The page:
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Mar 27,2009
Cooking Corner: Eat these traditional foods fast, before you lose your appetite
by Peter Rowe

Two cheeses, actually: a soft brie and a Casu Marzu — also known as Sardinian maggot cheese for the larvae whose nonstop noshing brings this formaggio to an advanced state of fermentation.

A sausage patty tops the notorious Scottish dish haggis, served here with radishes and fried potatoes. Photo by Peggy Peattie. 
Lye — yes, the caustic stuff used to make soap - is one of the ingredients necessary to prepare lutefisk. Photo by Eduardo Contreras. 

Is one "good" and the other "bad"? Or, to avoid moral judgments, is one delicious and the other disgusting? How we answer these questions says more about our expectations and backgrounds than it does about the relative merits of particular dishes.

Except in rare cases — cannibalism, say, and perhaps Jack in the Box's Double Bacon and Cheese Ciabatta Burger (1,120 calories, 76 grams of fat) — food is about cultural norms and taste, not morality. One person's filet mignon is another person's boiled sheep's head.

Wherever you live and whatever you eat, though, some dishes are more unusual than others. We recently set out to try two foods known to strike, if not terror, at least trepidation in the hearts of diners.

Grab a fork, some Tums and your minimum daily requirement of culinary curiosity as we dig into haggis and lutefisk.


The legend: This fabled Norwegian delicacy starts as ordinary dried cod. But a long bath in lye — yes, the caustic stuff that's used to make soap — gives the fish a slick, gummy consistency. The finished product is often served in hefty slabs drowning in butter and white sauce.

People really eat this? Reeking of nostalgia, lutefisk is often associated with church dinners and immigrant grandparents. In a casual survey of the San Diego Sons of Norway, half liked the dish and half saw it as a triumph of tradition over taste.

Don't try this at home: Not, that is, without expert assistance. While you can find recipes in specialty cookbooks and online, novices may wish to call on the Olsen Fish Co.'s Lutefisk Hotline: (800) 882-0212.


The legend: This Scottish classic consists of sheep's liver mixed with suet, onions and oatmeal, then boiled inside the poor creature's stomach.

"You know chopped liver? You know that taste?" asked Andrew Rhodes, a magazine ad salesman who visited The Linkery, a San Diego restaurant, specifically for this dish. "It's like a darker version of that." Others found the iron-rich liver notes less pronounced; in appearance and flavor, this haggis tasted like a tomato-free Sloppy Joe.

People really eat this? While touring Scotland, Dan Zieber and Laura Bost tried haggis. They liked it, which shocked their hosts. "There it's considered a crazy anachronism," Zieber said, "something for the tourists."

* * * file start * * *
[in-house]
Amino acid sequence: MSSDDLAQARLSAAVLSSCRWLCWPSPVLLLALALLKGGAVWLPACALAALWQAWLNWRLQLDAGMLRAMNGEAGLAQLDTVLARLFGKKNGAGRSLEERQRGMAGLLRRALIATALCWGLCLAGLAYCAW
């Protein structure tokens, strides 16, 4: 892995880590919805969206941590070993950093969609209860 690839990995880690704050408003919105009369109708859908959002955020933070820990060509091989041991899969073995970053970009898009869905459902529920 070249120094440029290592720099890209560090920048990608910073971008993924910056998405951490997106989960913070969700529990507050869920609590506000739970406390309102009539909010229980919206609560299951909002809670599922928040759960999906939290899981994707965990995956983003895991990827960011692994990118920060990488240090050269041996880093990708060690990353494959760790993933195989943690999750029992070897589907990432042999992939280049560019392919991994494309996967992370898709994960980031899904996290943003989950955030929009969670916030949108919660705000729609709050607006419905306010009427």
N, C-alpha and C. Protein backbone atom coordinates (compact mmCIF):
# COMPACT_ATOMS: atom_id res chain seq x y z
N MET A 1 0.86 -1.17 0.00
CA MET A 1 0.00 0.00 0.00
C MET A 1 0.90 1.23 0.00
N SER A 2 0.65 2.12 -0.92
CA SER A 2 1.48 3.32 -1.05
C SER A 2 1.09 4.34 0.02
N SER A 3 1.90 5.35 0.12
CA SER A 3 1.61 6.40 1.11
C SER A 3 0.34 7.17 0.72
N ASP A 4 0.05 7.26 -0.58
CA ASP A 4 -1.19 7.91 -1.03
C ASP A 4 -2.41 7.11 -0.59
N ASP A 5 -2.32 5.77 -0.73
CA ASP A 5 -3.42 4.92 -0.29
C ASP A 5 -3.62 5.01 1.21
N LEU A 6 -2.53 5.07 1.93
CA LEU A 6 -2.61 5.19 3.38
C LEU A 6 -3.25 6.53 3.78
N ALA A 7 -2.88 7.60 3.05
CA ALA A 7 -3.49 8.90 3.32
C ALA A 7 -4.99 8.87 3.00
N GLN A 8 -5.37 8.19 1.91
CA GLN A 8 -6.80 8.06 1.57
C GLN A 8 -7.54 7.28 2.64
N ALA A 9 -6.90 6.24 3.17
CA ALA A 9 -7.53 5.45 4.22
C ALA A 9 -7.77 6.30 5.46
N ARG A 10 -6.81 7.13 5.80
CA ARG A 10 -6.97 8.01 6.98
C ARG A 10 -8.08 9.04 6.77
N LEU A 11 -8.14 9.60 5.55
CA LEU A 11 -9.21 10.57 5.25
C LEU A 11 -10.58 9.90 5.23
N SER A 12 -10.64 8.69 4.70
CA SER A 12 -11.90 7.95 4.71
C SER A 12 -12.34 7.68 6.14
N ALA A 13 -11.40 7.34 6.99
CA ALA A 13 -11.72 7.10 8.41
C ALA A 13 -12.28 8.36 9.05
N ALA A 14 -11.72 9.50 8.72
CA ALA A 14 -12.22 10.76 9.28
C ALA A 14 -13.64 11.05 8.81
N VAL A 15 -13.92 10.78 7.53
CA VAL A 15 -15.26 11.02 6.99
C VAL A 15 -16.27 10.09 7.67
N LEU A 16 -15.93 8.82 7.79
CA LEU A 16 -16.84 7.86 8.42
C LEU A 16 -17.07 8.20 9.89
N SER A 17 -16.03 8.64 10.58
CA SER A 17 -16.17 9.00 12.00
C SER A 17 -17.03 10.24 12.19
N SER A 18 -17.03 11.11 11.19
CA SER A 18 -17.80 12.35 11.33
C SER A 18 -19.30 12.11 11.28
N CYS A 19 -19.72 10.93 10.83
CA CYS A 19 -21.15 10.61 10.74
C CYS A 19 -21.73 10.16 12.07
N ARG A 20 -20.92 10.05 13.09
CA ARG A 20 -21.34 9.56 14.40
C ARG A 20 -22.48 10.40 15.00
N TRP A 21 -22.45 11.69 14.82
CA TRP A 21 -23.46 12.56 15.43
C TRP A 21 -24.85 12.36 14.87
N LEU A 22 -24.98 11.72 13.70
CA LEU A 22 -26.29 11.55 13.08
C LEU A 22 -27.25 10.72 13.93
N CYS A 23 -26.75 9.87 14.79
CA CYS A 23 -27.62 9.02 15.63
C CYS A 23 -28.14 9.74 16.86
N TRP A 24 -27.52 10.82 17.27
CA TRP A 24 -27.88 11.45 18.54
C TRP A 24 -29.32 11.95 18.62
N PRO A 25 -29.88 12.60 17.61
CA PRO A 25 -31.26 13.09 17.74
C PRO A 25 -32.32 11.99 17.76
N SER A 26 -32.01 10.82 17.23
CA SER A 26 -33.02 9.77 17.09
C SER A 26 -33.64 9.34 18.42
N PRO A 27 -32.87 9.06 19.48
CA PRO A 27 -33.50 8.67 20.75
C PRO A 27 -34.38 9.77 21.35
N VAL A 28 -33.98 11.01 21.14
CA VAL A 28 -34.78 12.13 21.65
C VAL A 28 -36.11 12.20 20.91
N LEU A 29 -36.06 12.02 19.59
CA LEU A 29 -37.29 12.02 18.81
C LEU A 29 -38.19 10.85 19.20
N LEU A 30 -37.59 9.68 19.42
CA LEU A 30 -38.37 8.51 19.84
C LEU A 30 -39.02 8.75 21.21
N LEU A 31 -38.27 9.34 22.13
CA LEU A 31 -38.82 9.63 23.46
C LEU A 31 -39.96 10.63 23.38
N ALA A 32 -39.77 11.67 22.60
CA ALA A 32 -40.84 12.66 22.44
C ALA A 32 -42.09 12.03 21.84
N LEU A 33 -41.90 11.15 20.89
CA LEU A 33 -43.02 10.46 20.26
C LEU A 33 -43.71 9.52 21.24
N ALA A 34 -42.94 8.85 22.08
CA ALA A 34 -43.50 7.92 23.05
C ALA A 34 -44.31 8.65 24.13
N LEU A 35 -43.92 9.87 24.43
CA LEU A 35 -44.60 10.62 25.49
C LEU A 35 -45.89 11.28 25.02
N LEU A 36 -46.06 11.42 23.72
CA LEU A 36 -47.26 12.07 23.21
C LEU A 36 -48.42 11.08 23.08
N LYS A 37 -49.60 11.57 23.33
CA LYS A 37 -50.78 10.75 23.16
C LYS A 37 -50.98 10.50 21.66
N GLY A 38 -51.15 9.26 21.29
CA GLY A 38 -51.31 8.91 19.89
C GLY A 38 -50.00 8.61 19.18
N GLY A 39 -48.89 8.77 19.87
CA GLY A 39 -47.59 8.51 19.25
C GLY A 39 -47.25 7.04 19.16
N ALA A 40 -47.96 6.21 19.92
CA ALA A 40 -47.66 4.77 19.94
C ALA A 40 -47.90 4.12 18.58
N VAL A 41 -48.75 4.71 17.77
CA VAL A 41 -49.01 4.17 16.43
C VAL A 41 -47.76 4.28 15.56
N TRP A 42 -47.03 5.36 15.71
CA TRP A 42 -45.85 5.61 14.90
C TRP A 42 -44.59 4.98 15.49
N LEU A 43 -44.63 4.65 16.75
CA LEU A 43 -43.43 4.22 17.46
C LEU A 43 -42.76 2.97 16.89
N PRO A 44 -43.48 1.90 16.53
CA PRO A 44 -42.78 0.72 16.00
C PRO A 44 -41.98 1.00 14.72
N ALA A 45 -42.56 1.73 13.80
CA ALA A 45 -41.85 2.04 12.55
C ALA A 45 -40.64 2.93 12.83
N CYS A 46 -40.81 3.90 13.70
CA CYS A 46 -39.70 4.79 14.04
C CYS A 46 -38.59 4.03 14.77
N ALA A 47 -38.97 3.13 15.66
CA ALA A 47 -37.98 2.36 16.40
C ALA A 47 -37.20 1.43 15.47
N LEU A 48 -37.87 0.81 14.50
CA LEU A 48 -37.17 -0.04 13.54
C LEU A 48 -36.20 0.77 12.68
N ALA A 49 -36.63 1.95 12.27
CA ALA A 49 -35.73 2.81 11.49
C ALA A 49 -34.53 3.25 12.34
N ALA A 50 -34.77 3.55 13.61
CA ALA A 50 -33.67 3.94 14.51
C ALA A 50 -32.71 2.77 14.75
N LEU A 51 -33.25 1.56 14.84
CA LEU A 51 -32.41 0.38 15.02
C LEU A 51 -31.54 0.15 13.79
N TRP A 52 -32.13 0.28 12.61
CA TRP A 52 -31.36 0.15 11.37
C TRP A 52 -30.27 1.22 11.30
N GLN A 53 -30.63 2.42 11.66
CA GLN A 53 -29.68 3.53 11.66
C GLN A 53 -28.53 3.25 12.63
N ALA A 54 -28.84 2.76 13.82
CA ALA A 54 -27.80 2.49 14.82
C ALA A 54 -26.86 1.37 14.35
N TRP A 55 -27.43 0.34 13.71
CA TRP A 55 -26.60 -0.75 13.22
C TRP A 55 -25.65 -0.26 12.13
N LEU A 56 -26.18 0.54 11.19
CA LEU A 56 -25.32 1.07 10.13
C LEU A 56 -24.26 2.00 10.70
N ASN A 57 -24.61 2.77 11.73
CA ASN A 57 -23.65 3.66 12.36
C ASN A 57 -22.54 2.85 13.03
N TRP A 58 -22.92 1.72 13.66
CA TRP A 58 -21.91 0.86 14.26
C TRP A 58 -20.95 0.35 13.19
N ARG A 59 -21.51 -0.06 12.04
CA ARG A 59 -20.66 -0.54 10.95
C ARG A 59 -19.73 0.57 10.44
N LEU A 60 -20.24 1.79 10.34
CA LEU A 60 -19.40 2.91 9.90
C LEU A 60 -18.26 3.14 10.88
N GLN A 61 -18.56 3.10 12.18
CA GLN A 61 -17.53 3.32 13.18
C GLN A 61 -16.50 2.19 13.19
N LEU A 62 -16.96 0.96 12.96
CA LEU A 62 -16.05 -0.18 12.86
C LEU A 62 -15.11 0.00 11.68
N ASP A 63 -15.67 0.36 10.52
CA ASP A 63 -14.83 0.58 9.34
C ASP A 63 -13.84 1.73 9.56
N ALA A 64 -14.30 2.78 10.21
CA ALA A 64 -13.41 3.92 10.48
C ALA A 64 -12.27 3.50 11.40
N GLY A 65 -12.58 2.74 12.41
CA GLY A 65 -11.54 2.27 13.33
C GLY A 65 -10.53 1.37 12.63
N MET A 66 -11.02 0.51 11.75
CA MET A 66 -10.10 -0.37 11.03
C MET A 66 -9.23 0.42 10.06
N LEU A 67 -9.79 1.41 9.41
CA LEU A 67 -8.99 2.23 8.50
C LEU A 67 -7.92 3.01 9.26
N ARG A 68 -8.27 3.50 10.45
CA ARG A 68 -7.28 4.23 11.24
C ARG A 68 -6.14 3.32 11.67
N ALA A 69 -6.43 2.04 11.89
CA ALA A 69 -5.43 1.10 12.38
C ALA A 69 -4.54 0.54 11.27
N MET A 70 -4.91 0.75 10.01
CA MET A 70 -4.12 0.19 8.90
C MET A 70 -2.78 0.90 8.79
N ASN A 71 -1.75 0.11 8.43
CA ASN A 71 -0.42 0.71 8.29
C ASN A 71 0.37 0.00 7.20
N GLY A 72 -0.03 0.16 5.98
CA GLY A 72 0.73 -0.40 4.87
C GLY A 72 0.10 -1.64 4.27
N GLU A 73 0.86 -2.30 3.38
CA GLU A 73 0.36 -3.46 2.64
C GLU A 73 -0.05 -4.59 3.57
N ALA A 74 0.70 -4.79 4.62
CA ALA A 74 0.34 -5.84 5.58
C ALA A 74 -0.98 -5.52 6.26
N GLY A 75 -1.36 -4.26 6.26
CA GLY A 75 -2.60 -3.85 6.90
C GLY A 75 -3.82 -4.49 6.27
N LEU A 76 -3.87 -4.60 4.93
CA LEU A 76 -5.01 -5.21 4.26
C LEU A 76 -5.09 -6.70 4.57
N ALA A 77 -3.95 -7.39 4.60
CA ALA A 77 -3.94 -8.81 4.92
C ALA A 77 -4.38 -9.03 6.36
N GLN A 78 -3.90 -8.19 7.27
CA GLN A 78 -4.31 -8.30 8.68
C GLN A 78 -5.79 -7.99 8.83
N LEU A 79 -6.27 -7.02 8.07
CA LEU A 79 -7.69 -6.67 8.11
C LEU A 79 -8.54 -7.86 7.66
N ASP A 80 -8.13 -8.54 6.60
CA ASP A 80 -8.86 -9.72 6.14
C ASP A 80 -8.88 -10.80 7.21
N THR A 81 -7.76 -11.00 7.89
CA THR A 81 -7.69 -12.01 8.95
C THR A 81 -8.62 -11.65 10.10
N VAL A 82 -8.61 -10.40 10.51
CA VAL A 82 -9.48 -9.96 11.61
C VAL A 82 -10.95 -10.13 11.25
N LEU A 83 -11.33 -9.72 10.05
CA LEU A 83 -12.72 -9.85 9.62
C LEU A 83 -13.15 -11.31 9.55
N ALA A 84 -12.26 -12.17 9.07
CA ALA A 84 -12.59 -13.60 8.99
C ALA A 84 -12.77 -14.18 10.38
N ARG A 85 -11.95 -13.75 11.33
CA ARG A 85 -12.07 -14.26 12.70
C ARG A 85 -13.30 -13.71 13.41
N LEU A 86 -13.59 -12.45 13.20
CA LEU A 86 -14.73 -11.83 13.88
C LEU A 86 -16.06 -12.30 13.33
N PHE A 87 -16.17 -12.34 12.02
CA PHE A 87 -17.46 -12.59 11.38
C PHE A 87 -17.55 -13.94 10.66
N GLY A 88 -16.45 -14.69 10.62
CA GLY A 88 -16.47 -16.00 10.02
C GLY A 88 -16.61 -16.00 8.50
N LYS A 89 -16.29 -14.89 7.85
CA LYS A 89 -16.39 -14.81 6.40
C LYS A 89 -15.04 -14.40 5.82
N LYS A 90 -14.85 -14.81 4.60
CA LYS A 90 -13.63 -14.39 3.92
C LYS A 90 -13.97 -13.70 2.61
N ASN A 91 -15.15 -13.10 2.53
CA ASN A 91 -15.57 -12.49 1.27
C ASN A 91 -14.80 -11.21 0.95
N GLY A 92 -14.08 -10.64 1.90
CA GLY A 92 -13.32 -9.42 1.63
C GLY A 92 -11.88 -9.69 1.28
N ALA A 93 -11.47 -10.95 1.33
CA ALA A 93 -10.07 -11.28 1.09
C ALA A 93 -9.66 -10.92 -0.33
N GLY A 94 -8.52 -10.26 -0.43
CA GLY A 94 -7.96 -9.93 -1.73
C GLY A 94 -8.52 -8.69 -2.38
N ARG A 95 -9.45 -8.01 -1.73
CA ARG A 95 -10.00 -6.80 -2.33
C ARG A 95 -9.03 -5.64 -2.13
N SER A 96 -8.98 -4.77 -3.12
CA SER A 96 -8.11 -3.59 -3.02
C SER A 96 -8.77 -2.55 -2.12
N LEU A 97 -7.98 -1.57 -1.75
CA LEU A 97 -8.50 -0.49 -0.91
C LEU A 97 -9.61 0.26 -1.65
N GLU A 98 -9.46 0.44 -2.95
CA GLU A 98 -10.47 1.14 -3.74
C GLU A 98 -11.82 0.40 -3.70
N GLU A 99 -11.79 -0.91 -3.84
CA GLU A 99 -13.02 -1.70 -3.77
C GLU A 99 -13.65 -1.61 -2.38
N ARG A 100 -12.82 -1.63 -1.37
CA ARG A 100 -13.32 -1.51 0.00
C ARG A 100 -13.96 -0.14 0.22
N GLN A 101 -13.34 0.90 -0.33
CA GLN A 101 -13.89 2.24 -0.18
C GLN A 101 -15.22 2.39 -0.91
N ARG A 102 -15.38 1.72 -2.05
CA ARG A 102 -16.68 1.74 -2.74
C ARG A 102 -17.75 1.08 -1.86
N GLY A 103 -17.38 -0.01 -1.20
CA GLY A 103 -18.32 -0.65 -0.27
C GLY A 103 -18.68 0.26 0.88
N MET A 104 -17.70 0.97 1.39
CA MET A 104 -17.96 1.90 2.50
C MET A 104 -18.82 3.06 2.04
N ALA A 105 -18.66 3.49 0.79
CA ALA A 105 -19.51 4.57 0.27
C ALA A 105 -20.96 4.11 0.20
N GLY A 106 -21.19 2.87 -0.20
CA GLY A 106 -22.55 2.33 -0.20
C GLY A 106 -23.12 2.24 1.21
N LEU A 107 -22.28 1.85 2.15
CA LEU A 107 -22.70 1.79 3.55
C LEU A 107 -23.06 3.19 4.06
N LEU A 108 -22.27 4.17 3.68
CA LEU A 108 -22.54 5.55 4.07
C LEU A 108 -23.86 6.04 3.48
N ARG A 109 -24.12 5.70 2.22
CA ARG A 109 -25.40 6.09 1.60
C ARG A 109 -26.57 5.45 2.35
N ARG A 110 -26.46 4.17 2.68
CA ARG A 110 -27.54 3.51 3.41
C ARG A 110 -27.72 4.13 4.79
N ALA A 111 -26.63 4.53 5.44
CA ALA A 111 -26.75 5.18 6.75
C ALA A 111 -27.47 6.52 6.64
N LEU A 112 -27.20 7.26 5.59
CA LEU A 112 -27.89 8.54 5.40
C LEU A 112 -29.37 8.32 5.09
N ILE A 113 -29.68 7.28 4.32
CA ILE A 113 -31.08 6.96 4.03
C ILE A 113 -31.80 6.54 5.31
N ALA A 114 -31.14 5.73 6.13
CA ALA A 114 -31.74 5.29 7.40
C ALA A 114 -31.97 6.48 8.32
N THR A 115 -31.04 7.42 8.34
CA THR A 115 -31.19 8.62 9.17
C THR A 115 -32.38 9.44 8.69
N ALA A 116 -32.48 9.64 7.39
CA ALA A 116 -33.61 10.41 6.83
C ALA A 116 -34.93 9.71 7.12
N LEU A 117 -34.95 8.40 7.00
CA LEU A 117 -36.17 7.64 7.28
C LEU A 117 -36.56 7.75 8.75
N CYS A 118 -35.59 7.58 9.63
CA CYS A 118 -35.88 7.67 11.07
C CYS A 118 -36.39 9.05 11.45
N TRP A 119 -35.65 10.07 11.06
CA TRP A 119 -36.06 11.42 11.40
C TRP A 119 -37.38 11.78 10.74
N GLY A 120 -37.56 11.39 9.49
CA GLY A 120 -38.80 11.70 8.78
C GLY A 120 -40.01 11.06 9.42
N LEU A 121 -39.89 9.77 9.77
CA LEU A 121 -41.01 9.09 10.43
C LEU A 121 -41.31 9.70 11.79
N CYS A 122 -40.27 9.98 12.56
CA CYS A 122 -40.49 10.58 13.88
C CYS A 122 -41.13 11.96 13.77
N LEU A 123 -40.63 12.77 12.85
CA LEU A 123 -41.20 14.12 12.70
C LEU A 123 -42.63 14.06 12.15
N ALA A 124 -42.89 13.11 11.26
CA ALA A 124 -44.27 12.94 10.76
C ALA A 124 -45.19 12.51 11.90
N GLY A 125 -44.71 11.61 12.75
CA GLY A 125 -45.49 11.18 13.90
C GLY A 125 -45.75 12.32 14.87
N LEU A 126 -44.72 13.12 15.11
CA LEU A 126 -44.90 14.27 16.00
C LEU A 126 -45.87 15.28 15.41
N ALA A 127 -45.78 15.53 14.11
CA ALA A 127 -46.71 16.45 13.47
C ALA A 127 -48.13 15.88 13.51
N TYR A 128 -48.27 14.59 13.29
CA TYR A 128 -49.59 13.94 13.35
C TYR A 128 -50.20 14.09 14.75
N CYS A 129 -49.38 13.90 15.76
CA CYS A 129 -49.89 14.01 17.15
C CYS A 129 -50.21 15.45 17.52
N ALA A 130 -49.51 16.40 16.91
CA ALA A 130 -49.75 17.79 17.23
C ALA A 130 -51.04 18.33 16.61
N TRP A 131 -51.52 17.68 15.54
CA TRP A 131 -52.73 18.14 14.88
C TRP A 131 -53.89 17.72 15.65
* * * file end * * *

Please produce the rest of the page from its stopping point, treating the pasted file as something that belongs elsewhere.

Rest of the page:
Don't try this at home: Unless you're eager to chance canned haggis, sold online by several companies. Caledonian Kitchen, for instance, offers a Scottish Haggis With Sirloin Beef, $7.99 per can (caledoniankitchen.com).

One reason you seldom see haggis on the menu is because of how difficult it can be to find sheep paunch, lamb's liver and suet. But if you are determined to give it a try, a sheep farmer or butcher would be a good place to start.


1 Sheep's paunch (stomach)

1 pound lamb's liver

1 large onion

2 pounds dry oatmeal

1 pound suet, shredded (beef fat)

1/2 teaspoon cayenne pepper

1/2 teaspoon black pepper

1 teaspoon nutmeg

1 teaspoon mace

1/2 teaspoon salt

Yields 12 servings.

Pull sheep's paunch shaggy side out and thoroughly scrape it clean (see note), keeping care not to puncture organ. Pull it back smooth side out.

In 4-quart pot with 3 to 4 cups water, boil liver for 30 minutes and parboil onion for 2 minutes. Remove liver and onion. Retain 2 1/2 cups of liver stock.

Mince together liver and onion.

Over medium heat in heavy-bottomed pan, lightly toast oatmeal.

In mixing bowl, mix together oatmeal, liver, onion, suet, cayenne and black peppers, nutmeg, mace, salt and reserved stock. Fill paunch with mixture, pressing it down to remove air. Sew up natural openings in paunch securely with kitchen twine. Wrap paunch in cheesecloth for ease of handling when finished cooking. When finished cooking, use cheesecloth as a sling to remove haggis in one piece.

Prick paunch so it won't burst during cooking. Place haggis in about 2 gallons of boiling water and boil gently for 4 to 5 hours.

Note: Even if the butcher has cleaned the paunch, you will probably want to clean it again. Turn paunch shaggy side out and rinse. Rub it in a sink full of cold water. Drain water and repeat until water stays pretty clear and handling paunch does not produce much sediment as water drains from sink.

Copyright 2009 The San Diego Union-Tribune. Distributed By Creators Syndicate Inc.

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